• @FélixGagnon-Grenier Hold on. Forcing people to remember questions? Questions in this concept work like password hints, and when you are answering one, you, of course, see the question itself :) Or did you mean remembering answers? – Andrew Che Oct 11 '17 at 20:08
5

The trouble with any scheme like this is that people in general are rubbish at choosing good questions, let alone remembering the answers.

In theory there is a huge amount of entropy as there are multiple instances of essentially infinite questions and possible answers.

In practice a significant number of people would still choose common questions and answers. First pet, car, street, place of birth etc

These answers are then vulnerable to both dictionary attacks and social engineering and/or open source research.

  • Exactly. The only way to make this secure is to use so obscure and weird answers to the questions that the questions themself become useless. But if we do that, we have just reinvented the password... – Anders Oct 12 '17 at 8:29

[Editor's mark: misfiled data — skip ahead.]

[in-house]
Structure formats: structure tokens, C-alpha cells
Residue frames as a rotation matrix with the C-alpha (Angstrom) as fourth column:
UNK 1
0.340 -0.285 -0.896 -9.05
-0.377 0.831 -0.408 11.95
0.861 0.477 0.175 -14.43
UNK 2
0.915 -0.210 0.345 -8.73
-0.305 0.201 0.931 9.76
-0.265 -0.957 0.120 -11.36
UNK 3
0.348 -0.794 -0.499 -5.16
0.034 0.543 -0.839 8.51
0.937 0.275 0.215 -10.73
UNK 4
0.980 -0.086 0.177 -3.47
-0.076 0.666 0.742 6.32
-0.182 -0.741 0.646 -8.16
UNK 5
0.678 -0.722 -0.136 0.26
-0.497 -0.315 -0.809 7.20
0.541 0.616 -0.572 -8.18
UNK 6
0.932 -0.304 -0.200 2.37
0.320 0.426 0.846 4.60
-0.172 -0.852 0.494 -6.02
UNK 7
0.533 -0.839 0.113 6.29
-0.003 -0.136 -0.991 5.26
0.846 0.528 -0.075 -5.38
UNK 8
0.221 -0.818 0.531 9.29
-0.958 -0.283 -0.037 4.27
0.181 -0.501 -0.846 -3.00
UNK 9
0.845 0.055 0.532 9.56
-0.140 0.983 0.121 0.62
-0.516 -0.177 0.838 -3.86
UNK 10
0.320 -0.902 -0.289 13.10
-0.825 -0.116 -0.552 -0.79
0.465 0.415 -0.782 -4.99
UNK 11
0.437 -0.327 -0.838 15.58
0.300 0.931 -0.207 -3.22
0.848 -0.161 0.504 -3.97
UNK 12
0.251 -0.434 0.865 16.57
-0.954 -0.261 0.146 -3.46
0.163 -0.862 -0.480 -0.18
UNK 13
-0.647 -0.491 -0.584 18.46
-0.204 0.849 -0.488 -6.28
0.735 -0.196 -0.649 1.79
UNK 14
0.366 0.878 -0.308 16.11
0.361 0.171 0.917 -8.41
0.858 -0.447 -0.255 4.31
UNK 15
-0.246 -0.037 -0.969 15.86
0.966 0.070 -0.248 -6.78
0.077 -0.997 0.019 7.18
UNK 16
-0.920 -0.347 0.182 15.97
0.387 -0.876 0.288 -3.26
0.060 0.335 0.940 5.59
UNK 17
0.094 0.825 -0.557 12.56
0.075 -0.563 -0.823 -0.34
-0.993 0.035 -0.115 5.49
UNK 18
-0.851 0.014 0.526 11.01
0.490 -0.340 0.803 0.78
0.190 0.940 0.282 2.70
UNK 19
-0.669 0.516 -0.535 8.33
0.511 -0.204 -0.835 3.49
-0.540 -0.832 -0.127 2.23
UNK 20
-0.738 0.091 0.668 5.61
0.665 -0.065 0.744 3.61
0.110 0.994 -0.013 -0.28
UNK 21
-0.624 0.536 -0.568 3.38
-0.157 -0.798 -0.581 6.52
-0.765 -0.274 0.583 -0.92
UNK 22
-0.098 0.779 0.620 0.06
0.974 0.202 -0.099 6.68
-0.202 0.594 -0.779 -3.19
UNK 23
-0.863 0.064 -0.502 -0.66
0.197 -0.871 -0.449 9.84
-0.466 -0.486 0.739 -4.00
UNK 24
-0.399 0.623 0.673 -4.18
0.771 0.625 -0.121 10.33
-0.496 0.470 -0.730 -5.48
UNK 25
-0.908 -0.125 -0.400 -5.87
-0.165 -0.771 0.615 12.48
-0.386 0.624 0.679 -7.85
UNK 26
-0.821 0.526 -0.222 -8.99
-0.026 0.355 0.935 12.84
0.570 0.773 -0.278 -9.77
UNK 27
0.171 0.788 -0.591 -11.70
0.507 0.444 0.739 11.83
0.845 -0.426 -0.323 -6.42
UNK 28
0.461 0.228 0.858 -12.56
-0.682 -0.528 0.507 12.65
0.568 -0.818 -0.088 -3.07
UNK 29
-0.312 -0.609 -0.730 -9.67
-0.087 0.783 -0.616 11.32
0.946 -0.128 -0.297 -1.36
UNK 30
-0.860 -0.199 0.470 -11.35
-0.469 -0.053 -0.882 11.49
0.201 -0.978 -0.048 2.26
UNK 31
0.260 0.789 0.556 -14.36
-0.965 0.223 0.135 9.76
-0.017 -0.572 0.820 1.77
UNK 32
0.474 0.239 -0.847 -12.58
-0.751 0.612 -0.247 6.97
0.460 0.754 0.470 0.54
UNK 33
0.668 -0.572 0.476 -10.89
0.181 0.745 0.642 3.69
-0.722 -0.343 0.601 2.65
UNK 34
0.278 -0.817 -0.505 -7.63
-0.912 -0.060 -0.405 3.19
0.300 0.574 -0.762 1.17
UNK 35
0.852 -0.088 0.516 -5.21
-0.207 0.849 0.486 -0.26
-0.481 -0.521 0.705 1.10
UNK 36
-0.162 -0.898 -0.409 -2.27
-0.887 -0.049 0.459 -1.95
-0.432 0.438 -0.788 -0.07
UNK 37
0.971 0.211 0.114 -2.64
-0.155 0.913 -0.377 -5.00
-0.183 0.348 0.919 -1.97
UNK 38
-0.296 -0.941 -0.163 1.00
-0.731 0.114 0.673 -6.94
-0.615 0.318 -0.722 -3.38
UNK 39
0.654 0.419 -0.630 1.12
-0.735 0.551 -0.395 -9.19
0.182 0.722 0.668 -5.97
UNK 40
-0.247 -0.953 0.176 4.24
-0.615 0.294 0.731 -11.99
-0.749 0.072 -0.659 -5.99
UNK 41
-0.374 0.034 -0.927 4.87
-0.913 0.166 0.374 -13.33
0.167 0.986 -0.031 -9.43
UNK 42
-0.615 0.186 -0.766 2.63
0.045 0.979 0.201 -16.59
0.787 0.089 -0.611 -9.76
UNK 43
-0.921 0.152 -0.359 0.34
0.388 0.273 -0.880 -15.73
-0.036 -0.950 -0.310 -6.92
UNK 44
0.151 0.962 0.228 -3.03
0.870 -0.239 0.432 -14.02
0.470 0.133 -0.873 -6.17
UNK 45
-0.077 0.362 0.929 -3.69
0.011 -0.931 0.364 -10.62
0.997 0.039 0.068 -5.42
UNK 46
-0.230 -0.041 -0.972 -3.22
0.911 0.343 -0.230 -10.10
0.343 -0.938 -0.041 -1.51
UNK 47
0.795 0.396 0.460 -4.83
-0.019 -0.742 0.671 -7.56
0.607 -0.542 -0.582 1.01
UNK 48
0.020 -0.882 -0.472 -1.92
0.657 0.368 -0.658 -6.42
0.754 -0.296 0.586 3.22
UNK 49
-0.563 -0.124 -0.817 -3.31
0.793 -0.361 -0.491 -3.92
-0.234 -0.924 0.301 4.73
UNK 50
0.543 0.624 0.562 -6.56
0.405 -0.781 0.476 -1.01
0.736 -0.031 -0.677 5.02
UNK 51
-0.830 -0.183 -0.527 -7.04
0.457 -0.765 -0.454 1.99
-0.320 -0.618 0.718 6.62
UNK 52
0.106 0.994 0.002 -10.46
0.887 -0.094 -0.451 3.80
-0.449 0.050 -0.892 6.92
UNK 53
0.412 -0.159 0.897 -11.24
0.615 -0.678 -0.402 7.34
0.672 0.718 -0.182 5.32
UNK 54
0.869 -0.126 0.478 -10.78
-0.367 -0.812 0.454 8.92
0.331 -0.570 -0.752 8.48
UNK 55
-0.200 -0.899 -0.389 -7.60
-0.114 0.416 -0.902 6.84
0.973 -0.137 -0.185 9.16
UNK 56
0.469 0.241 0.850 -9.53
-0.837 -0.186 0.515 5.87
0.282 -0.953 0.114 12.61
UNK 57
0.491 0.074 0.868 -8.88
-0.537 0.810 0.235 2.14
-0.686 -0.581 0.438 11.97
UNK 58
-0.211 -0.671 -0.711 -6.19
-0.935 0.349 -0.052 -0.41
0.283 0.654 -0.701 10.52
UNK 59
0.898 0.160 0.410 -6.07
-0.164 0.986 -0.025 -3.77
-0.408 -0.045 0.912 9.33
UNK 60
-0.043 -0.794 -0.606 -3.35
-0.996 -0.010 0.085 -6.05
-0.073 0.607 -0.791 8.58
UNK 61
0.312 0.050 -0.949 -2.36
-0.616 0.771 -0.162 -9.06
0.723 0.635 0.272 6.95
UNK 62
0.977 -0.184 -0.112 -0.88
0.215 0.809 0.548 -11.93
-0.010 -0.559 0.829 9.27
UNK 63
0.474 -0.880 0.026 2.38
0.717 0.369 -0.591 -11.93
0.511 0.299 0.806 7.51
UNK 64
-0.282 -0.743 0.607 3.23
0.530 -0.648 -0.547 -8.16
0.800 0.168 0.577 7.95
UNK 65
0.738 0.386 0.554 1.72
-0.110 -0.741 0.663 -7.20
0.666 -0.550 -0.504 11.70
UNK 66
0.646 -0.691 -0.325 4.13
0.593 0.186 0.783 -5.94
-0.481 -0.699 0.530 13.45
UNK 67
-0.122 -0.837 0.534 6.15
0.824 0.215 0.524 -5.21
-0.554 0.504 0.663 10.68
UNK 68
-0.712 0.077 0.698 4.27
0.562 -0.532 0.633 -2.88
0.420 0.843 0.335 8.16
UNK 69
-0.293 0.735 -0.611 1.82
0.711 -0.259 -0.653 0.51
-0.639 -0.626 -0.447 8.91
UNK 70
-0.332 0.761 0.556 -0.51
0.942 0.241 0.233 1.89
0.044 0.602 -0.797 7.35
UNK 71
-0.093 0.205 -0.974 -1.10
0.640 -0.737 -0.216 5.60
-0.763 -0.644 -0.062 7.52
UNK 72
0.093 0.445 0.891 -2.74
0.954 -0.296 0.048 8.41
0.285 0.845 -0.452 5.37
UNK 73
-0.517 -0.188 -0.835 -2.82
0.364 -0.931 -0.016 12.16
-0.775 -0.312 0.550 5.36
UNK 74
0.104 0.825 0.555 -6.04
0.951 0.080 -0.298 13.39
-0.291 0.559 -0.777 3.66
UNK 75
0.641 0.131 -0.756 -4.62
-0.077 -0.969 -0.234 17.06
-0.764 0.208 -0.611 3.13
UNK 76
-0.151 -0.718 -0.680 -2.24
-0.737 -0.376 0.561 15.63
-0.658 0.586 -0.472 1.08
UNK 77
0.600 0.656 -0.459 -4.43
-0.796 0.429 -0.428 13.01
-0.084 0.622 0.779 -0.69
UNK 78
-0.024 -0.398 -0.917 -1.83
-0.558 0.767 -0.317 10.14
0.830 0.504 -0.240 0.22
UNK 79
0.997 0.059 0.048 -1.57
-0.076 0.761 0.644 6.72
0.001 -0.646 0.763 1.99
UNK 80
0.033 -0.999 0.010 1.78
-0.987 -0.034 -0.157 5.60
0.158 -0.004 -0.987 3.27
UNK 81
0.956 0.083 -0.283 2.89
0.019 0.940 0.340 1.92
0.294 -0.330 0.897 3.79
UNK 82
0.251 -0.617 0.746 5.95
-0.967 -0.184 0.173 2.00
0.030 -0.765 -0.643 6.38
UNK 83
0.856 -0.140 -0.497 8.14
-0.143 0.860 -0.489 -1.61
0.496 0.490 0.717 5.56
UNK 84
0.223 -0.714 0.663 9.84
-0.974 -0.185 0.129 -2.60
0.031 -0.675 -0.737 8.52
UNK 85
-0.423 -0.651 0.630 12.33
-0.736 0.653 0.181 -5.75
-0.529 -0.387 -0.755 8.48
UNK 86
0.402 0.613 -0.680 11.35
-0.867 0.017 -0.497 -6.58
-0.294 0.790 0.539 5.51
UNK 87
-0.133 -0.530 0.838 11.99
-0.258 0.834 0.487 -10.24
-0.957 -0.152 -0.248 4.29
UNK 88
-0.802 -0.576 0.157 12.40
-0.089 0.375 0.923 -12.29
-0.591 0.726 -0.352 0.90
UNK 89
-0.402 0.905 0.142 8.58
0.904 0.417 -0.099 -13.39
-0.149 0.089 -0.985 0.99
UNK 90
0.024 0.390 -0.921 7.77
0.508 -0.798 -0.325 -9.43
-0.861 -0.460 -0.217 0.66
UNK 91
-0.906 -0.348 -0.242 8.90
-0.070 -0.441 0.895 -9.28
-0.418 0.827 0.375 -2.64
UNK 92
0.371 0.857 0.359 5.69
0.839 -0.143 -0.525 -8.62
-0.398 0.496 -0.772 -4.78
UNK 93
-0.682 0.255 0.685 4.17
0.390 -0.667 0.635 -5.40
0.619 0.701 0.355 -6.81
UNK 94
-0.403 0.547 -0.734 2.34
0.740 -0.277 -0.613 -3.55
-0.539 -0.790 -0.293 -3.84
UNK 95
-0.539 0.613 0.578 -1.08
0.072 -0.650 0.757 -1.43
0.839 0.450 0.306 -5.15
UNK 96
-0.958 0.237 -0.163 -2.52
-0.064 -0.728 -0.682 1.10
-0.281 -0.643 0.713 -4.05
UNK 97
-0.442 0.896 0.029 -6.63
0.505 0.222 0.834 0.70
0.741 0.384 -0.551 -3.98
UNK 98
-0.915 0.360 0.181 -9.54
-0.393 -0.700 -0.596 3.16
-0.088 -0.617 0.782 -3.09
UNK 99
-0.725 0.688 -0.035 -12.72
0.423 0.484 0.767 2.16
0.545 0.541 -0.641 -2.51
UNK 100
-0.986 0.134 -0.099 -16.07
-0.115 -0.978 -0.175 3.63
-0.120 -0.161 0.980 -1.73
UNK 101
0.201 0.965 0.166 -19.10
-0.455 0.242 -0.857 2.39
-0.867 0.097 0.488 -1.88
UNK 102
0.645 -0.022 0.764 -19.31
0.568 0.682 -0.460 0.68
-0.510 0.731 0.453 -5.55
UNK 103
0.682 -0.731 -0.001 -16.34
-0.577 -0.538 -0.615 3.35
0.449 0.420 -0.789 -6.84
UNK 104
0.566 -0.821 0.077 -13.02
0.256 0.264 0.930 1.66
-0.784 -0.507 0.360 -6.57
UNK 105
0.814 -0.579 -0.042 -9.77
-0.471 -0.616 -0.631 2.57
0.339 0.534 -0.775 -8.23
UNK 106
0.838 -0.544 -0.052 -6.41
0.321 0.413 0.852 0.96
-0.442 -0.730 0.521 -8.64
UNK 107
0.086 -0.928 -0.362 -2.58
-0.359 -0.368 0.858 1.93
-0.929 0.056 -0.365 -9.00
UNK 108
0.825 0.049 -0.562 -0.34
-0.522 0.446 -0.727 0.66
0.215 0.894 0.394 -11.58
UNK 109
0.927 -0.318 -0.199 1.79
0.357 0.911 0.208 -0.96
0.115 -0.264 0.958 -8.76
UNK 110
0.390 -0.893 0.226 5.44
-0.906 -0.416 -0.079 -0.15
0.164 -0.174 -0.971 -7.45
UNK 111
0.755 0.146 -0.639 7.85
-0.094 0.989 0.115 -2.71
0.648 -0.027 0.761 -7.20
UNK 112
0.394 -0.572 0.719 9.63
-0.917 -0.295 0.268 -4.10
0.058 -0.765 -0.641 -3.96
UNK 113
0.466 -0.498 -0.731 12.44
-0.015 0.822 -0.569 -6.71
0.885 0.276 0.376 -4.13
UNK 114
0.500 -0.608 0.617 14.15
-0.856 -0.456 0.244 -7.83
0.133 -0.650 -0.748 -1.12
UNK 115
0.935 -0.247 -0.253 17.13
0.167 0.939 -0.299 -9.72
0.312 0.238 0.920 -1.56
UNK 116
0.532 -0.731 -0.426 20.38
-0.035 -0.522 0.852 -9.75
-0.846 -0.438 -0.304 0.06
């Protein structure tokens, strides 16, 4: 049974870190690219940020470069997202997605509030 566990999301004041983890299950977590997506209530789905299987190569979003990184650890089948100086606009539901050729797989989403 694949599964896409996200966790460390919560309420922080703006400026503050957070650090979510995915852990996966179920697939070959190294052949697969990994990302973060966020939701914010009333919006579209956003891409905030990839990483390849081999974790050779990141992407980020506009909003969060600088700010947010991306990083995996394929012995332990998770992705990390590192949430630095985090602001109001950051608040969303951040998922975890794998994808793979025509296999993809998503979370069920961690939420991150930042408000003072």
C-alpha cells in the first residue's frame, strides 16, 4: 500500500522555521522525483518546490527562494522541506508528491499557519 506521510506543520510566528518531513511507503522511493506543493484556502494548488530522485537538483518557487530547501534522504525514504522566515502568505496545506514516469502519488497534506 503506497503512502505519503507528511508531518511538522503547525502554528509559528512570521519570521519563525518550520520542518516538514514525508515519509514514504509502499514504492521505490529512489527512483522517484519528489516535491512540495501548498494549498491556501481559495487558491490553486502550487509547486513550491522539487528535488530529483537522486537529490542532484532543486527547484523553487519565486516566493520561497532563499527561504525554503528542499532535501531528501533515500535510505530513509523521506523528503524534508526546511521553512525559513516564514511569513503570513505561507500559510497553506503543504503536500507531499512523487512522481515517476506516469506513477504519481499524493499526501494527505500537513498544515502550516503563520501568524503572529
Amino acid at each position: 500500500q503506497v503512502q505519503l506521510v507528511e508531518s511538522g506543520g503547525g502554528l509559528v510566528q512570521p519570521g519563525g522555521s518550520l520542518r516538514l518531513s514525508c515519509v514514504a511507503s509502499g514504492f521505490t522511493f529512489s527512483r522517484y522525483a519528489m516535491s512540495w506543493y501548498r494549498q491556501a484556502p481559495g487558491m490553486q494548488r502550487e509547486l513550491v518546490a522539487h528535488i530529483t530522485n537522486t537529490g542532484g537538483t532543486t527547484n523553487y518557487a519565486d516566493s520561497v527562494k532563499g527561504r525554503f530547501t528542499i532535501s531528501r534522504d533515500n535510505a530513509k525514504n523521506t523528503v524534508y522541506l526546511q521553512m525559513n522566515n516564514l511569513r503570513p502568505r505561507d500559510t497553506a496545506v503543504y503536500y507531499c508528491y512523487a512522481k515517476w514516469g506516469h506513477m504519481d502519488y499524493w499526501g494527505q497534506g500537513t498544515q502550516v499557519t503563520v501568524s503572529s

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    So you might as well just use a password manager – ste-fu Oct 12 '17 at 9:59
3

There is certainly a precedent in the industry to use "Security Questions" as a fallback for "I Forgot My Password".

The question basically boils down to "one strong password vs multiple weak passwords".

Some thoughts:

  • Keylogging attacks: if an attacker manages to plant a keylogger, then logging multiple passwords is the same as logging one password.
  • Brute-forcing attacks: people have been trained to make strong, non-dictionary passwords. They have not been so-trained to make strong answers to questions and usually use single-dictionary words. I have never seen data as to whether it's easier to brute-force 5 security answers than to brute-force one good password, but I imagine they're similar.

Direct answers to your questions:

Answers are stored hashed (with salt fo course) (will additional encryption be useful?).

Nah, these are essentially passwords, so treat them like passwords and use best-practice salt&hash password hashing.

answer for the first question is the key to decrypt the next one, and so on. That guarantees that a potential violator will have to get the answer for each question one by one in a strict sequence, which will make it more difficult to do with social engineering.